The NHS is treating more patients, but has not yet achieved the fundamental transformation in services and finance regime needed to meet rising demand. Short-term fixes have made some parts of the NHS seriously financially unstable, according to the NAO.
The National Audit Office has today published two reports. The first, NHS financial management and sustainability, looks at the financial and operational performance of the NHS as a whole as well as the financial performance of local NHS organisations. The second, Review of capital expenditure in the NHS, examines the use of the NHS capital budget, which is for replacing and maintaining equipment and buildings.
NHS provider trusts reported a combined deficit of £827 million and clinical commissioning groups1 (CCGs) failed to balance their books again, reporting a £150 million deficit in the financial year ending 31 March 2019. Trusts are becoming increasingly reliant on short-term measures, including one-off savings (rather than more permanent year-on-year savings) to meet yearly financial targets.2 These deficits were offset by a centrally managed NHS England underspend.
The NAO finds that the extra money brought in by government to stabilise the finances of individual NHS bodies has not been fully effective. Although the NHS treated more people in 2018-19, it has struggled to transform services. Patient waiting times continue to get worse and the number of people waiting for treatment continues to increase. Trusts in financial difficulty are increasingly relying on short-terms loans from the Department of Health & Social Care (DHSC). These are effectively being treated as income by these organisations and they have built up a level of unsustainable debts (£10.9 billion in March 2019) which they are unlikely to ever repay.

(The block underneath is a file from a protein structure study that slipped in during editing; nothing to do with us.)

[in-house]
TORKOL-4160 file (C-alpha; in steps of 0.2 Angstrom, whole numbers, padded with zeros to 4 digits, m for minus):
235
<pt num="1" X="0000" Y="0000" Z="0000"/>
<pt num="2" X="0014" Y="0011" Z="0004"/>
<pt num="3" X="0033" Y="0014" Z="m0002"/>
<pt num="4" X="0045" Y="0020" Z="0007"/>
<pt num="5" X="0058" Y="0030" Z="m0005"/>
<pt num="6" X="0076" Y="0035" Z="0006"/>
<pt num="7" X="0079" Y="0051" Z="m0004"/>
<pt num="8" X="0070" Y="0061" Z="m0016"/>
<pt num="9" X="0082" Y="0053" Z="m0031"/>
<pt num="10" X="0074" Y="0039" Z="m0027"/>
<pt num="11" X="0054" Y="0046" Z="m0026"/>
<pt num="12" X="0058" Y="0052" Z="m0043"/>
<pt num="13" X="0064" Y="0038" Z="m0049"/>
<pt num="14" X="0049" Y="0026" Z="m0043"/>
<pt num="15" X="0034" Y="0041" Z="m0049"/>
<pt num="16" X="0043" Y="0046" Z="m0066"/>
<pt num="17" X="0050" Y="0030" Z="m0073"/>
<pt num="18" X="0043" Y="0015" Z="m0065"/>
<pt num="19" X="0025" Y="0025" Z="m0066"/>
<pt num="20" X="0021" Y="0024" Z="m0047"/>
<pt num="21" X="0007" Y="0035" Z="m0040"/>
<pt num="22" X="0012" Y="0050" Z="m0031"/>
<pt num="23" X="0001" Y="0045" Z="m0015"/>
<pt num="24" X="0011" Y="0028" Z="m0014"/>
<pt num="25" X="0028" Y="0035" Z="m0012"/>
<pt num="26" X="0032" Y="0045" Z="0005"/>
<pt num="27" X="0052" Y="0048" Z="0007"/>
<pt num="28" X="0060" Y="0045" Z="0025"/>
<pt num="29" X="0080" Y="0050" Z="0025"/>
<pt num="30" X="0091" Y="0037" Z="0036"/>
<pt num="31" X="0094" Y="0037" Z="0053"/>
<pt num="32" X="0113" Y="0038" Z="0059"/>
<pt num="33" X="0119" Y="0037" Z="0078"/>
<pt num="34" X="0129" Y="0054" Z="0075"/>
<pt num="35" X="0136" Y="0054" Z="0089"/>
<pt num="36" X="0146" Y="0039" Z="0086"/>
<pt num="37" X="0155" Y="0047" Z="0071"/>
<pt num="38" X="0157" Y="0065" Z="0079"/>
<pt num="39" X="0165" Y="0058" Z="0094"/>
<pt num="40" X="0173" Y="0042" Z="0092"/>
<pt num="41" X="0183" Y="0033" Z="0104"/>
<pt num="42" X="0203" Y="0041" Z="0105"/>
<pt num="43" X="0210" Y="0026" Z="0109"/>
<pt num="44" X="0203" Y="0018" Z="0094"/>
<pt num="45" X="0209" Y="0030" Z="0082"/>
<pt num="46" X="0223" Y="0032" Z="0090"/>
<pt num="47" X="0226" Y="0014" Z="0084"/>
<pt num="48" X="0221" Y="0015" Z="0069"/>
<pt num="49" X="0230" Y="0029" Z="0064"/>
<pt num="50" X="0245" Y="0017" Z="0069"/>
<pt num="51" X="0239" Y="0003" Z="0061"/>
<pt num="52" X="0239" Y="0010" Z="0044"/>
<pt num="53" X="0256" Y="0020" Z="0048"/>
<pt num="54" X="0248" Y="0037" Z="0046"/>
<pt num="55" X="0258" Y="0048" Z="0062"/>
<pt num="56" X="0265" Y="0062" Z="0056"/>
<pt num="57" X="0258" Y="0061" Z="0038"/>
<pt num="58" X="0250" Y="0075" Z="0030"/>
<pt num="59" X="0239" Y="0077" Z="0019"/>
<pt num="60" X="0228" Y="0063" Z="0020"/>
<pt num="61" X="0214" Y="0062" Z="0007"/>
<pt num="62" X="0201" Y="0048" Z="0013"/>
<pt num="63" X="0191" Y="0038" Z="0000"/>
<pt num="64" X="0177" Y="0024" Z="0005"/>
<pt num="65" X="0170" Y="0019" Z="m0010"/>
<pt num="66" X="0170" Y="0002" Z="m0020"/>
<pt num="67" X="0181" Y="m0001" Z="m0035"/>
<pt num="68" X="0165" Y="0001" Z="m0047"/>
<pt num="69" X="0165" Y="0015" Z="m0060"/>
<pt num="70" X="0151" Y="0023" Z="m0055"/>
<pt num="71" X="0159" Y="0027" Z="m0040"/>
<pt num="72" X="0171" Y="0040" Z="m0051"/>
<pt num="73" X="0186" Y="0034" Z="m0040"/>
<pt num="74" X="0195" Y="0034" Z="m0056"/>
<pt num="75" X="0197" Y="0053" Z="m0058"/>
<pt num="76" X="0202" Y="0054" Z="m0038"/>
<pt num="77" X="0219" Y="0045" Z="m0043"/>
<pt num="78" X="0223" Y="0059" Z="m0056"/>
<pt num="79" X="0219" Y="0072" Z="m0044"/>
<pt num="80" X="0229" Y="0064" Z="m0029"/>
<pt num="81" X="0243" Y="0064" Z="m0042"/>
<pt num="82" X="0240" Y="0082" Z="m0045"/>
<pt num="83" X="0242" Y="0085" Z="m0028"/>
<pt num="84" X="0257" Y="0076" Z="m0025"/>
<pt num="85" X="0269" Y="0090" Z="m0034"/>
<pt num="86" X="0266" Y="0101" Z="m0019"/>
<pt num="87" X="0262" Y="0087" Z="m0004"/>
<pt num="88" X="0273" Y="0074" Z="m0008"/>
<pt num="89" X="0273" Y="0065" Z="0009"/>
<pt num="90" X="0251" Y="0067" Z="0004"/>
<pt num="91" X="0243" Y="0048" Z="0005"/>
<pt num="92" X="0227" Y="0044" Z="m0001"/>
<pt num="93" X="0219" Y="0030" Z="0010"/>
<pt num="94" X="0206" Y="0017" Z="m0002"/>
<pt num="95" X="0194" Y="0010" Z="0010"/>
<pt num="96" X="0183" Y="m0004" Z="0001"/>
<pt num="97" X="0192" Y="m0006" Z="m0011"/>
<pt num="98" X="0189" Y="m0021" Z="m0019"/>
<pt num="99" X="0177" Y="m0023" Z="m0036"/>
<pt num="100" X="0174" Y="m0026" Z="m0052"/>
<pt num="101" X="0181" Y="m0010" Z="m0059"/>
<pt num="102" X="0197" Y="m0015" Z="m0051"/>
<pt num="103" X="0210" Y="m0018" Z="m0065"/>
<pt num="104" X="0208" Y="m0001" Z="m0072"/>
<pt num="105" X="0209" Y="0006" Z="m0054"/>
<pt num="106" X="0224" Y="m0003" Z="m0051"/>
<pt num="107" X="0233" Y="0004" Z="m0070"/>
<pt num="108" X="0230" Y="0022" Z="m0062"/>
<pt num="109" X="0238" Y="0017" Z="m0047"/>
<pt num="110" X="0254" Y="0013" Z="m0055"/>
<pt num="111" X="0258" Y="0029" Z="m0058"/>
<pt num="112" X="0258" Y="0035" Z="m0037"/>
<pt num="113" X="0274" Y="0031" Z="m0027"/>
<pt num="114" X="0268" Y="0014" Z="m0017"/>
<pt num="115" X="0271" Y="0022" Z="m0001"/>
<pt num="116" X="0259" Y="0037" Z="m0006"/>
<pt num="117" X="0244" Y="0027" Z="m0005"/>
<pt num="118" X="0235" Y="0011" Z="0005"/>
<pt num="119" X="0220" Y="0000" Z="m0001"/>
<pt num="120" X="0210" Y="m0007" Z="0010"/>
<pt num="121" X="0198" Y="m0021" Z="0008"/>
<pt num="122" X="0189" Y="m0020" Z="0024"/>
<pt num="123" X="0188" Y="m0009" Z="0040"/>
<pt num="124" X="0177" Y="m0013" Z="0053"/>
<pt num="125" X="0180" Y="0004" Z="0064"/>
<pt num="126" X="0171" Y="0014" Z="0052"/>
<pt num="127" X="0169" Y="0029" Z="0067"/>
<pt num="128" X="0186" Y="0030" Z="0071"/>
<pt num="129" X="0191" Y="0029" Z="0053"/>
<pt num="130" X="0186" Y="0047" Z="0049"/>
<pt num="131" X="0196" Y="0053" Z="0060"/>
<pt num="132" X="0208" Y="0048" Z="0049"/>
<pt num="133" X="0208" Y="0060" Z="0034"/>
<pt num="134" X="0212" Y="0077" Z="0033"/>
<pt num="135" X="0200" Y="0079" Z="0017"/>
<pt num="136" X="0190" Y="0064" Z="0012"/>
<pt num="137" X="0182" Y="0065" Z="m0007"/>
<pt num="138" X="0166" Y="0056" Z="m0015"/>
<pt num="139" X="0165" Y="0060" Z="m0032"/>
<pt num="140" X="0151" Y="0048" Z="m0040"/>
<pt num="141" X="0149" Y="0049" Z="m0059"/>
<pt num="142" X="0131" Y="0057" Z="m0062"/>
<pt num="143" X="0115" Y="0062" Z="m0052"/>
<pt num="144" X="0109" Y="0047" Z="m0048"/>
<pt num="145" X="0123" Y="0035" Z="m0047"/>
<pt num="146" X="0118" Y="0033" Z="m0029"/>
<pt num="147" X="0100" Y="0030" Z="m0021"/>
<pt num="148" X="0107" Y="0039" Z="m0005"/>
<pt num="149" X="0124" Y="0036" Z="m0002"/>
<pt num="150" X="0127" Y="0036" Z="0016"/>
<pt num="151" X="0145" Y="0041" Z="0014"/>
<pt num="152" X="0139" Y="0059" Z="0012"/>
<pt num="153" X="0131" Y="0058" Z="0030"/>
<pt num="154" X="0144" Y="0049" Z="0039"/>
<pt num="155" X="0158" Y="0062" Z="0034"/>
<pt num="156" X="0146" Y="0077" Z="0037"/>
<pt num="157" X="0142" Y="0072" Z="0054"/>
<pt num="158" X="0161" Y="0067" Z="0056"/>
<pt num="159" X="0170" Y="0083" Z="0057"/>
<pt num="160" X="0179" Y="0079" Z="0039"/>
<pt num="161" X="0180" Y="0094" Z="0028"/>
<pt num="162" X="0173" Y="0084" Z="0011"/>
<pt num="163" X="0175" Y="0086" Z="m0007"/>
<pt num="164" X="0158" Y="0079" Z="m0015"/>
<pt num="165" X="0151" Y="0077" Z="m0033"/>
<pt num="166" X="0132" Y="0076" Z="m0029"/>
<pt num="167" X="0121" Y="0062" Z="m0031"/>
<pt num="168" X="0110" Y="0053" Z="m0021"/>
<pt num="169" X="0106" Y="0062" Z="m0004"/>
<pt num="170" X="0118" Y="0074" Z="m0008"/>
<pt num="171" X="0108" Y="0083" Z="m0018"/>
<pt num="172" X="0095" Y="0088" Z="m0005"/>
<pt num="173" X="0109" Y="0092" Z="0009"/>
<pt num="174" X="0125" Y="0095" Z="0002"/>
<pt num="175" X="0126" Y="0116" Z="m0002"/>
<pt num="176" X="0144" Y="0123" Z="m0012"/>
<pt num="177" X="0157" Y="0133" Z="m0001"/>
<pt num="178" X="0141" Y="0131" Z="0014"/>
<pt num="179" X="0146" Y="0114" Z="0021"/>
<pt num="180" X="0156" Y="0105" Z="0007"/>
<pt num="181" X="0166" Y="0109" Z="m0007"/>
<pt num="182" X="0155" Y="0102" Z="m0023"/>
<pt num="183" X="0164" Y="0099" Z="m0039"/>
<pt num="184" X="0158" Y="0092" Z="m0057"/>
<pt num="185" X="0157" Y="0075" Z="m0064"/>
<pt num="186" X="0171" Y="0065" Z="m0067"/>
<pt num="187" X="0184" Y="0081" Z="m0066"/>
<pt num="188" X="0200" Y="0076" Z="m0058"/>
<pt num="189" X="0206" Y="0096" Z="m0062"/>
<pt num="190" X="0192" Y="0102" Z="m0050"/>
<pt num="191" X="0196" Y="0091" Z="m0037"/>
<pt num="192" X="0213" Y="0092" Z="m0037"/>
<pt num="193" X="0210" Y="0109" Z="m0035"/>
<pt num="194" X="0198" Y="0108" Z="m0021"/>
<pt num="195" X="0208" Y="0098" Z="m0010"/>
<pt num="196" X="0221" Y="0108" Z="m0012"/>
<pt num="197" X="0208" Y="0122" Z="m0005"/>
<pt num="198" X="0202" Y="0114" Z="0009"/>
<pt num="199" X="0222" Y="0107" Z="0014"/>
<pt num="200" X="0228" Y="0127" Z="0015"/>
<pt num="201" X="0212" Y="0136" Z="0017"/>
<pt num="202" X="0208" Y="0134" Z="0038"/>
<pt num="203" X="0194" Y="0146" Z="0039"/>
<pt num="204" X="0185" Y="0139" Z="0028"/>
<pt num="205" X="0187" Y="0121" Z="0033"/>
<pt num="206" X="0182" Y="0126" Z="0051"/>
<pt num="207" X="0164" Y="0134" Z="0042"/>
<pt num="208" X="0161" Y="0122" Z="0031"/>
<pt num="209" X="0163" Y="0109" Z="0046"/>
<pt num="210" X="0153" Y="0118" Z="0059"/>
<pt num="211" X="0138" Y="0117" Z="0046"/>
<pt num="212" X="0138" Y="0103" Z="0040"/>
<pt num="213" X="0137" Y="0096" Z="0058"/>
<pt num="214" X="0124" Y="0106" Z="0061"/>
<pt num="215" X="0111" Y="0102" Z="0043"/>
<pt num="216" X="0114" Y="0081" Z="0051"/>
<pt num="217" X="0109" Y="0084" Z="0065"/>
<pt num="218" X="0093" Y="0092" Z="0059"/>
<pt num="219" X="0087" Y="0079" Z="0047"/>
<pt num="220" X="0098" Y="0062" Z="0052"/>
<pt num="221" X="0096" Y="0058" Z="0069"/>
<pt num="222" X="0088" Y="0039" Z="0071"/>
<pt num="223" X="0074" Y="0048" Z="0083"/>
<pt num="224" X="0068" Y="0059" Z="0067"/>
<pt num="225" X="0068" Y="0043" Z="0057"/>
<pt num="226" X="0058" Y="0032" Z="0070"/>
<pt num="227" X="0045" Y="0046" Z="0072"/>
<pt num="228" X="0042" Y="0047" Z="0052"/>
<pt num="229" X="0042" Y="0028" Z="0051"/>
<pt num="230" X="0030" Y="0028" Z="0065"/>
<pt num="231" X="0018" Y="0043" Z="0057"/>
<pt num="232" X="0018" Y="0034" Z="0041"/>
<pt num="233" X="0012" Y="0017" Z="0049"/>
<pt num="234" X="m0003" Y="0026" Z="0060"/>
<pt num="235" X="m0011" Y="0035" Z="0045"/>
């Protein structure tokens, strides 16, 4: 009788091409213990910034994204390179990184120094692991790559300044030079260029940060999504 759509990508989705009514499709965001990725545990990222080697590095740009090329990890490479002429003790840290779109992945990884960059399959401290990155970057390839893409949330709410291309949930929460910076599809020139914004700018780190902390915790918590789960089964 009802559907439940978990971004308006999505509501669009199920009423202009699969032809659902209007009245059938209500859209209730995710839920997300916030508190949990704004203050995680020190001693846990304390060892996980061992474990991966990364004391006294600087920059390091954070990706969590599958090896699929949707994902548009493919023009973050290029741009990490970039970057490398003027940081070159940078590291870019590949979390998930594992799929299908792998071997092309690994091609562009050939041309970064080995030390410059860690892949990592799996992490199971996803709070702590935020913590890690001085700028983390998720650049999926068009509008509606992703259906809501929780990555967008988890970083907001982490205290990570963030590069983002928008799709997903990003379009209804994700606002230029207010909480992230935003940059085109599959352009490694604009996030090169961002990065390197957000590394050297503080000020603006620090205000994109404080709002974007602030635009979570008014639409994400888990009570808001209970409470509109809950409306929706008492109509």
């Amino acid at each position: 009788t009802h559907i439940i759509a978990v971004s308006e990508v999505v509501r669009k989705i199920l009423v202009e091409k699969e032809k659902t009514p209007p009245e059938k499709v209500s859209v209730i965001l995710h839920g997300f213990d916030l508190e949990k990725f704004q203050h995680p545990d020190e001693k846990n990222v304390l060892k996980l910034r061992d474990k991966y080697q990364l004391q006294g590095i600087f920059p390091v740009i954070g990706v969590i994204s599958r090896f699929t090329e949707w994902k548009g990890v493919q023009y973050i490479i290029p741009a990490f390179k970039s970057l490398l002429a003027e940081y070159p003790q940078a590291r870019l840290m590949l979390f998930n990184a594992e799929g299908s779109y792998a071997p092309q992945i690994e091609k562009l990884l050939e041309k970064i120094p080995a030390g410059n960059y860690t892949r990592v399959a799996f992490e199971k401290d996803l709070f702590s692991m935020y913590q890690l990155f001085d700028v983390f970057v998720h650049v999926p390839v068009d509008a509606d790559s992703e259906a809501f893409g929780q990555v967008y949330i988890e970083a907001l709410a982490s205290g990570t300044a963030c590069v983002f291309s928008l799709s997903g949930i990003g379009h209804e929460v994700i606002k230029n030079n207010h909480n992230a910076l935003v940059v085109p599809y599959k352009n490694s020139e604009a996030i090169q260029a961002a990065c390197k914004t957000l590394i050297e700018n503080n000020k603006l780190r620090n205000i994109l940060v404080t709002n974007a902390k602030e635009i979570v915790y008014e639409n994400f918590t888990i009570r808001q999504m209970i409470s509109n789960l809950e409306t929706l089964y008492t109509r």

In the past five years, the government has transferred £4.3 billion from capital to revenue budgets to cope with day to day pressures facing the NHS. It has been unable to clearly say how this has affected patient services and acknowledges its approach to capital funding requires reform. The rising demand for capital spending and the growing maintenance backlog means there is an increasing risk of harm to patients.
Over the last three years, NHS providers have requested on average £1.1 billion more for buildings and equipment than their spending limits allow. Fourteen per cent of NHS buildings are older than when the NHS was formed (in 1948). The backlog of maintenance work to get all buildings up to standard currently stands at about £6.5 billion.3
The NAO concludes that DHSC, NHS England and NHS Improvement should revamp the way the system is funded. This includes developing a clear long-term capital funding strategy and establishing a more stable funding system that is not reliant on loans.